Al-Bakhtari said: The Messenger of Allaah (peace and blessings of Allaah be upon him) did not revile any of the believers but he prayed that it might become an expiation and a mercy for them. He said: “I have been sent as a blessing, not a curse.” If he was asked to pray against anyone, whether Muslim or kaafir, he would refrain from praying against him and pray for him instead. His hand never struck anyone. If he was given the choice between two things he would choose the easier option, unless it involved sin or the severing of family ties. Allaah described him in the Torah before He sent him, and said: Muhammad the Messenger of Allaah, My chosen slave; he is not harsh or rough, and does not make noise in the marketplace. He did not repay evil in kind; rather he would pardon and forgive. Part of his attitude was that he would be the first to greet whomever he met, and if someone came to him with a need, he would be patient until the person was the first one to leave. If someone took him by the hand, he would not let go until the other person let go first. In a gathering he could not be distinguished from his companions. Allaah, may He be exalted, said (interpretation of the meaning): “And by the Mercy of Allaah, you dealt with them gently. And had you been severe and harsh‑hearted, they would have broken away from about you” [Aal ‘Imraan 3:159]. Allaah bestowed upon him the best attitude and conduct, and the best way of dealing with people and situations, even though he was illiterate and could neither read nor write. He grew up poor in an ignorant desert land, tending sheep, an orphan with neither father nor mother. But Allaah taught him all good characteristics and good ways, and taught him the stories of earlier and later generations, and that which brings success and salvation in the Hereafter and happiness in this world, and showed him the way to focus on one’s duties and keep away from inessentials. May Allaah help us to obey his commands and follow his example. Ameen O Lord of the Worlds. End quote.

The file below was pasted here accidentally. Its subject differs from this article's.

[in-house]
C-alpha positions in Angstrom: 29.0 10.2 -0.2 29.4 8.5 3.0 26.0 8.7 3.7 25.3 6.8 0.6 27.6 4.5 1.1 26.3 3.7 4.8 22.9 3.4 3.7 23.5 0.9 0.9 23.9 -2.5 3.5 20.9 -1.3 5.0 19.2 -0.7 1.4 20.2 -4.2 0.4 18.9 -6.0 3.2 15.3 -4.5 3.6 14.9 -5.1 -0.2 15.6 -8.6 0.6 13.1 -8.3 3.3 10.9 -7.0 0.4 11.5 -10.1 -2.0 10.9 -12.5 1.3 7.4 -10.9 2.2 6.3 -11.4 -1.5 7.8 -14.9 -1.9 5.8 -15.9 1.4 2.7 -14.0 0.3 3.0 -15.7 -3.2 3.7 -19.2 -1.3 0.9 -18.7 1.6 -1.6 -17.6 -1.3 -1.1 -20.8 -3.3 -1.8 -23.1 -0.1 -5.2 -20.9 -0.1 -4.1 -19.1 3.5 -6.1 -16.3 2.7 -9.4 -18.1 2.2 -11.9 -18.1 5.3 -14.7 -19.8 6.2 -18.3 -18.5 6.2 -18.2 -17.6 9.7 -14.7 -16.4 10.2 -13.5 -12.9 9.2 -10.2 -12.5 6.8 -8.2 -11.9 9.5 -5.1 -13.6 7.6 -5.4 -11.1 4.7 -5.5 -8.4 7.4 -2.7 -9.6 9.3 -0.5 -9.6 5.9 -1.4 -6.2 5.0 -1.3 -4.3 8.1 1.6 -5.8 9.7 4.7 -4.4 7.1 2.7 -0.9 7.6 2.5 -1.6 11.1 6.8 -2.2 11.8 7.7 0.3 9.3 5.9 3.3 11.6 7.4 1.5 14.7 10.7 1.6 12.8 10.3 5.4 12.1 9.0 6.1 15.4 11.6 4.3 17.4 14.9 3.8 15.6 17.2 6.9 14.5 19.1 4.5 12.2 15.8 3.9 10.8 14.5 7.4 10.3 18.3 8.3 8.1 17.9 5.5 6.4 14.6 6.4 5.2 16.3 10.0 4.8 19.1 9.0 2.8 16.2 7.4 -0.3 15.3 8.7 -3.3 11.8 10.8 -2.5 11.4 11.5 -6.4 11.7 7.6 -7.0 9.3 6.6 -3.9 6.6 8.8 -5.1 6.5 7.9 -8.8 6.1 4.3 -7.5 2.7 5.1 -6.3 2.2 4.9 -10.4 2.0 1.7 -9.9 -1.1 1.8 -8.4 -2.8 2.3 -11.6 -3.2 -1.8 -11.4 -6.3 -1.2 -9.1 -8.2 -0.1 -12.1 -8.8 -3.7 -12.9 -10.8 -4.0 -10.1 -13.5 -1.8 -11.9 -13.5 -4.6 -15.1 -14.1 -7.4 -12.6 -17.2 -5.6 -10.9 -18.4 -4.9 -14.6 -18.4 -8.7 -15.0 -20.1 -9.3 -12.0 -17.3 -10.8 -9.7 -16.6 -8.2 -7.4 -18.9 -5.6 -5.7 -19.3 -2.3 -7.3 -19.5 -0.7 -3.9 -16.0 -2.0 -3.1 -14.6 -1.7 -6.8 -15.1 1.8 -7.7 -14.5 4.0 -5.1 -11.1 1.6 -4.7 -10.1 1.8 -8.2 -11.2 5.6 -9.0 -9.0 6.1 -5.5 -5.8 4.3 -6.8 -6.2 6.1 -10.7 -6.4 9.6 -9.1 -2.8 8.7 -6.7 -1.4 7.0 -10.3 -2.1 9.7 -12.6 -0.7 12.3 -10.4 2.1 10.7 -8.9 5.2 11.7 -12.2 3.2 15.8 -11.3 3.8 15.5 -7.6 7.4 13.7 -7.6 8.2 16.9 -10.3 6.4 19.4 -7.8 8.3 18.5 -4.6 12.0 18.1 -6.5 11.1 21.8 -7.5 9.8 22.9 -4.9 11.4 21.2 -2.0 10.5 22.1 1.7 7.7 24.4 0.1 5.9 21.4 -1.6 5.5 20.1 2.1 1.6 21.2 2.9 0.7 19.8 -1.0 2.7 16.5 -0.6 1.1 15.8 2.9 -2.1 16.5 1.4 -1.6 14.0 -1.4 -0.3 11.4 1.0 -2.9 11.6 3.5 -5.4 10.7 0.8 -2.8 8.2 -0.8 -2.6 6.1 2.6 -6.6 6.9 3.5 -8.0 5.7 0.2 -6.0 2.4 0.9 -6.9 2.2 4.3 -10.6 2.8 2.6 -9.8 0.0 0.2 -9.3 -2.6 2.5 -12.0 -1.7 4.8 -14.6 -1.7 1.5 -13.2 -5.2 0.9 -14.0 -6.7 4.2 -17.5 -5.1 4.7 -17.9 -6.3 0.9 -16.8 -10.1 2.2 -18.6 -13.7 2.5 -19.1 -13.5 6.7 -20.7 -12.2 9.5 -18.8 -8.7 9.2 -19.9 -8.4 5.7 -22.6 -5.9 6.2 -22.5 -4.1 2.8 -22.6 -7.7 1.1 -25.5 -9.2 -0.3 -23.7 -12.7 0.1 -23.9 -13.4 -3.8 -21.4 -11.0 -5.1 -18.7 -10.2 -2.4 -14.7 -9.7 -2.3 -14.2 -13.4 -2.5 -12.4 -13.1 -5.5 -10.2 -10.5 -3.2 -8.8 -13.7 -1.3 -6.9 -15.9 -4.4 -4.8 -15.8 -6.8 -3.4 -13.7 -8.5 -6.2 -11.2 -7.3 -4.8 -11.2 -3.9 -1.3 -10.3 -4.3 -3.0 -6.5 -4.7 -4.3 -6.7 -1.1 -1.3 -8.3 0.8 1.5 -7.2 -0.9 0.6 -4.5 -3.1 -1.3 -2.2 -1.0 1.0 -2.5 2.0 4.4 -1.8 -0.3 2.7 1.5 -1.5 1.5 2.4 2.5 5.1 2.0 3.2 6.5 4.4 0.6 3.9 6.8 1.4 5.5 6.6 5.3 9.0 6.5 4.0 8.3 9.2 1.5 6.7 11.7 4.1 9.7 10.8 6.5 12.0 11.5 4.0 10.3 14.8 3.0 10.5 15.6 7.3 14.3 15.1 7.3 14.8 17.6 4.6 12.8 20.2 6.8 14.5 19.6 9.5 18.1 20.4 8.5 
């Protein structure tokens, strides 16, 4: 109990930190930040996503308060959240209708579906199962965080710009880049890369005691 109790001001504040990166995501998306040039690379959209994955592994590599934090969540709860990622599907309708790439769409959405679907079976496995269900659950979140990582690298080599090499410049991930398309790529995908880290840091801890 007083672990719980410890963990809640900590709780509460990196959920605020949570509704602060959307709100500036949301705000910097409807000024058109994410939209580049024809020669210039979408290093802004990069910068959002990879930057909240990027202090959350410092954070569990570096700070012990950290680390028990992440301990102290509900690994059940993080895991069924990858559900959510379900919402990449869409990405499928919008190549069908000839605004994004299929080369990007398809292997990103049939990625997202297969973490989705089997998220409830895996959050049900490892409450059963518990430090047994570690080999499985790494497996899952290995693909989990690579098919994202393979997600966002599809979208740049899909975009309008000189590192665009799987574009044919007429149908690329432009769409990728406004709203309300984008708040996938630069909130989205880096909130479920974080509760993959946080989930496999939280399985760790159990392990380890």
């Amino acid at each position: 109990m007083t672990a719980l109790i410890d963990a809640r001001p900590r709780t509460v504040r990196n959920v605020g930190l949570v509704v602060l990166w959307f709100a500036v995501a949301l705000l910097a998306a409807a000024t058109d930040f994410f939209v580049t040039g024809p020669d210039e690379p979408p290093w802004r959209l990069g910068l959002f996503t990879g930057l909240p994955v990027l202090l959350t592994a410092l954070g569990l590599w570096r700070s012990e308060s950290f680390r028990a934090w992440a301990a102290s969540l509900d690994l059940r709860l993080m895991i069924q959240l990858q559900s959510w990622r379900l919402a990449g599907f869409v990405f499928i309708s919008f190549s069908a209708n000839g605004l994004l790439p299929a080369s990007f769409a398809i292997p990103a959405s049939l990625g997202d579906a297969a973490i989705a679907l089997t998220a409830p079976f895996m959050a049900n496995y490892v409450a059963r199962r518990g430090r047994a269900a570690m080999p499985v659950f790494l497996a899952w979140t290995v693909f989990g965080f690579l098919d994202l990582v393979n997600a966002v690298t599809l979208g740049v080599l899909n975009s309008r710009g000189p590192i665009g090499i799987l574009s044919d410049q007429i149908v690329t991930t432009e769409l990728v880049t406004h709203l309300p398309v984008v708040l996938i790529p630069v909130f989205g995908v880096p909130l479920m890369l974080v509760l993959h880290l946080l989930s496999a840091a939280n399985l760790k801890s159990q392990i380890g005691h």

No one should think that what we have mentioned above is no more than a nice story or an exaggeration that is not real, rather every single point mentioned is to be found in saheeh ahaadeeth that are narrated in the Musnads, Saheehs and Sunans … Whoever wants to know more may read al-Shamaa’il al-Muhammadiyyah by Imam al-Tirmidhi (available in English translation under the title “Shamaa-il Tirmidhi”).
Finally, I urge you to seek help in your research by using modern computer programs, of which there are many, praise be to Allaah. They will save you time and effort, helping you to find the hadeeth you want and learn its rulings. I also advise you to buy some comprehensive books which include the ahaadeeth of the Prophet (peace and blessings of Allaah be upon him) and organize them by subject matter. Among the most important and accessible of them is Riyadh al-Saaliheen by Imam al-Nawawi and al-Targheeb wa’l-Tarheeb by Imam al-Mundhiri. The ahaadeeth are organized by subject, and compiled from all the books of hadeeth, and the scholars have commented on them and pointed out which reports are saheeh and which are da’eef (weak), such as Shaykh al-Albaani (may Allaah have mercy on him).
I ask Allaah to reward you for your efforts and research, and I ask Him to help us and you to do that which is good.And Allaah knows best.